This was our third lesson in Jan. We did the Product Rule for Differentiation after spending the last two sessions doing the Basic Rule and the Power Rule (a subset of the chain rule).
I told students to differentiate directly, in line, and not use the “let u = f(x) and v = g(x)” which is longer, more confusing and can cause more careless mistakes.
Now they are able to perform dy/dx = f(x)g'(x) + g(x)f'(x) quite quickly without introducing new variables such u and v which can be quite clumsy. Most of the time, finding dy/dx is part of a larger question, so it is unwise to make this part too long.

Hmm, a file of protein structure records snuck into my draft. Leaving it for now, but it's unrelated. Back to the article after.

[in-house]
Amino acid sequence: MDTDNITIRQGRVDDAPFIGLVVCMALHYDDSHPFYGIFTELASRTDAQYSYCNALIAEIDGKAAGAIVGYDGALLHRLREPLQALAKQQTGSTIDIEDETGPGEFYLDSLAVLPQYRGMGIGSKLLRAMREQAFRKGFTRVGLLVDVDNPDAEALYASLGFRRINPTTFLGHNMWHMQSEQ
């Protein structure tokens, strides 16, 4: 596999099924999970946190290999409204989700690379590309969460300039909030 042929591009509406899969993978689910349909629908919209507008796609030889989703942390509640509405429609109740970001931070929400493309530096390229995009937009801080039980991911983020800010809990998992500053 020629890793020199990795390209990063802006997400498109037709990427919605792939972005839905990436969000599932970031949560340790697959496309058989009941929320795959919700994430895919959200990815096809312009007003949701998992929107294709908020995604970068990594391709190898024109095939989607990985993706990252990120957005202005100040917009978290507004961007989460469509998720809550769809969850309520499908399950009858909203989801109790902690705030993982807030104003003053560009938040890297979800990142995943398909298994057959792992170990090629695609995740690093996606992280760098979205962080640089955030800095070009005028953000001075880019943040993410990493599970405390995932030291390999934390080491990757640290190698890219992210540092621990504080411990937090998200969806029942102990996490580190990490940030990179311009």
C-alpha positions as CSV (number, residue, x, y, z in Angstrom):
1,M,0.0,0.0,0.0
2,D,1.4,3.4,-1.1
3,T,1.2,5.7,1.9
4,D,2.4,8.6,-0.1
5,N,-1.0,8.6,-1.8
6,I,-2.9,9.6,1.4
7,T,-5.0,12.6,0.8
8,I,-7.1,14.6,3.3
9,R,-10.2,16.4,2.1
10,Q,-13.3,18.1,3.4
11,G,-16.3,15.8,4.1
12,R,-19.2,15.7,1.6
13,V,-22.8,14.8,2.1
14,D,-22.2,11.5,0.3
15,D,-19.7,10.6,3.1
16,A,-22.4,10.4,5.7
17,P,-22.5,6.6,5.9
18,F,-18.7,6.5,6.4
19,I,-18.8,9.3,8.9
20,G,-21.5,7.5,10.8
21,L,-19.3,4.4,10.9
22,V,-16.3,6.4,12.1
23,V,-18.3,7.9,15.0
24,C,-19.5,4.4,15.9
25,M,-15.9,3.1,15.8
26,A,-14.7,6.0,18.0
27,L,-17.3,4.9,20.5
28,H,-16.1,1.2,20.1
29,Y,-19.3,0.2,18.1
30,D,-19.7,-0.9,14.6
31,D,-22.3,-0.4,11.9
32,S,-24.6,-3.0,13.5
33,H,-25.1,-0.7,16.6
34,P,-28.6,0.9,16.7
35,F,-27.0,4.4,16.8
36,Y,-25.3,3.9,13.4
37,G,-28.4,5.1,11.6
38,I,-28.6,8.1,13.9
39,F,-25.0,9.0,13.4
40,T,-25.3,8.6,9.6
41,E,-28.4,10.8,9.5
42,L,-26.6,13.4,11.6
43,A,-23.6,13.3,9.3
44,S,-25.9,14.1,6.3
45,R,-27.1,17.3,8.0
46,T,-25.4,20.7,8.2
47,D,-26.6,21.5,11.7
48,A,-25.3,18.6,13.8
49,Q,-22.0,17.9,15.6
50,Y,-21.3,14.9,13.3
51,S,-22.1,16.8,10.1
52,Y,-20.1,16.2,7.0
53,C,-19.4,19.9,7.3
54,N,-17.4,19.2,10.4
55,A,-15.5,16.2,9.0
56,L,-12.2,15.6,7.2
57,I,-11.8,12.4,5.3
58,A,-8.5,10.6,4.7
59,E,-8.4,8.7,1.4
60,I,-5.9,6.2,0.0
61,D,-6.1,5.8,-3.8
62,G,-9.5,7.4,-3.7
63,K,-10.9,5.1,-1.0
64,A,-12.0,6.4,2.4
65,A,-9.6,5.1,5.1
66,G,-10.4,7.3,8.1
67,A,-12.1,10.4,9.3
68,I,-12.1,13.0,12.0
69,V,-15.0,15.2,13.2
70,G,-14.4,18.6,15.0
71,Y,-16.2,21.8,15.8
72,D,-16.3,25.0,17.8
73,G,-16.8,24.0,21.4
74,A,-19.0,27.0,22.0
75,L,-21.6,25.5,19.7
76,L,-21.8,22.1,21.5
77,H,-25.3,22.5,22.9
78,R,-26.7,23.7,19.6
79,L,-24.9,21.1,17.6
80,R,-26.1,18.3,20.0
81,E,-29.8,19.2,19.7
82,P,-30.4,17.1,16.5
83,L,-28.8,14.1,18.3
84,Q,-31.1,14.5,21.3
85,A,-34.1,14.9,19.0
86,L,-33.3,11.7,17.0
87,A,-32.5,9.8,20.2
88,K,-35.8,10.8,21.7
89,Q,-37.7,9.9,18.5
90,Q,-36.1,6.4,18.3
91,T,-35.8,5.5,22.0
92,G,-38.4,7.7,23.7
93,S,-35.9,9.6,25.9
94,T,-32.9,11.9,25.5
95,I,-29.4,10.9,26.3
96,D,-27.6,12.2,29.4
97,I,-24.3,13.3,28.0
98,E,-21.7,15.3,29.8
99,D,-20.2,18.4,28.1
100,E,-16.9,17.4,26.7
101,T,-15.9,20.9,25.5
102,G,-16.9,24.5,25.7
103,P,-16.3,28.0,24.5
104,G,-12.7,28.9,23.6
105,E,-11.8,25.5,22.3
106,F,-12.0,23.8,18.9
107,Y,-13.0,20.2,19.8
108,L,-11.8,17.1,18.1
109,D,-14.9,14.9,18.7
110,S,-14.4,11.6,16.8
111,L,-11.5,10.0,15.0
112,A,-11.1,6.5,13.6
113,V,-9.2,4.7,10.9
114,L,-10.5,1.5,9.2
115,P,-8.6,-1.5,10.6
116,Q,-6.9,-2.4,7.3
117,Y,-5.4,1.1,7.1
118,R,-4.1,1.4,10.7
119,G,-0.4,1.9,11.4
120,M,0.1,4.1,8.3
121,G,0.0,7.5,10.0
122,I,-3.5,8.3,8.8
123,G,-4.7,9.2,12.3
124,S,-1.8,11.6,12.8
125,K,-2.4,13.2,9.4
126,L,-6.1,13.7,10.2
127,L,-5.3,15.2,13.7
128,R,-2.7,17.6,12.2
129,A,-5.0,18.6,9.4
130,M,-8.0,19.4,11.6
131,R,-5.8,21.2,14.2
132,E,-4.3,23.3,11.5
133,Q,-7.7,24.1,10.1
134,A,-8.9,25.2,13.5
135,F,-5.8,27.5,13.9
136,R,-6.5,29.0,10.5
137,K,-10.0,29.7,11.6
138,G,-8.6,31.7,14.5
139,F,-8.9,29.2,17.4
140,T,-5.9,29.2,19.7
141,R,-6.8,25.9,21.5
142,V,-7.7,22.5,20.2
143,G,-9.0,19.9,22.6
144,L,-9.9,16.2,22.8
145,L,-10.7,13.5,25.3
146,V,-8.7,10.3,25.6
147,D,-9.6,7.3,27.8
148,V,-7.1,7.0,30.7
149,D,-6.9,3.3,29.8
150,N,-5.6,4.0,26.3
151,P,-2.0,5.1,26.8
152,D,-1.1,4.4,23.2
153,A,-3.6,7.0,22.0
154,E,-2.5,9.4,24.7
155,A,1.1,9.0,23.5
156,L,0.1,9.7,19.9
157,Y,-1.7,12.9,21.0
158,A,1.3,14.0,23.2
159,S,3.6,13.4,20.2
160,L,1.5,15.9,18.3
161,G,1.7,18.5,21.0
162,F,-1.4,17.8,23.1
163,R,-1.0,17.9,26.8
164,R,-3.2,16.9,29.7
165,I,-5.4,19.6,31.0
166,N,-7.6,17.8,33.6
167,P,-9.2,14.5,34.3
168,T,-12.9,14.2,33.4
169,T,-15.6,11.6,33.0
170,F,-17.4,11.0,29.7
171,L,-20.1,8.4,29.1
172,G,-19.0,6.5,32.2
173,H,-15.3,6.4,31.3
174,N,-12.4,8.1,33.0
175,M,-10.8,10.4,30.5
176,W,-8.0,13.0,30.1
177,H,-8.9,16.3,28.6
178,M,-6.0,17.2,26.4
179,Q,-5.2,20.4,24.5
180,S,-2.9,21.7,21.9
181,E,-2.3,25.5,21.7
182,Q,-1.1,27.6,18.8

I ended the lesson with an intro to the Quotient Rule. Again, I don’t recommend the use of u’s and v’s and instead differentiate directly in line. We’ll be practising the Quotient Rule in the next session.
Again I tell students that Calculus is almost one-third of the A. Math syllabus, so if you want to get A1 you have to master Differentiation and Integration, which, in my opinion (and students hate it every time I say it), are amongst the easiest of topics in A.Math.
However, Integration at the A-Levels (H2 Math) can be quite difficult. But we’ll cross the bridge when we come to it. : )
Ilyasa, M.Ed, PGDE, ex-MOE teacher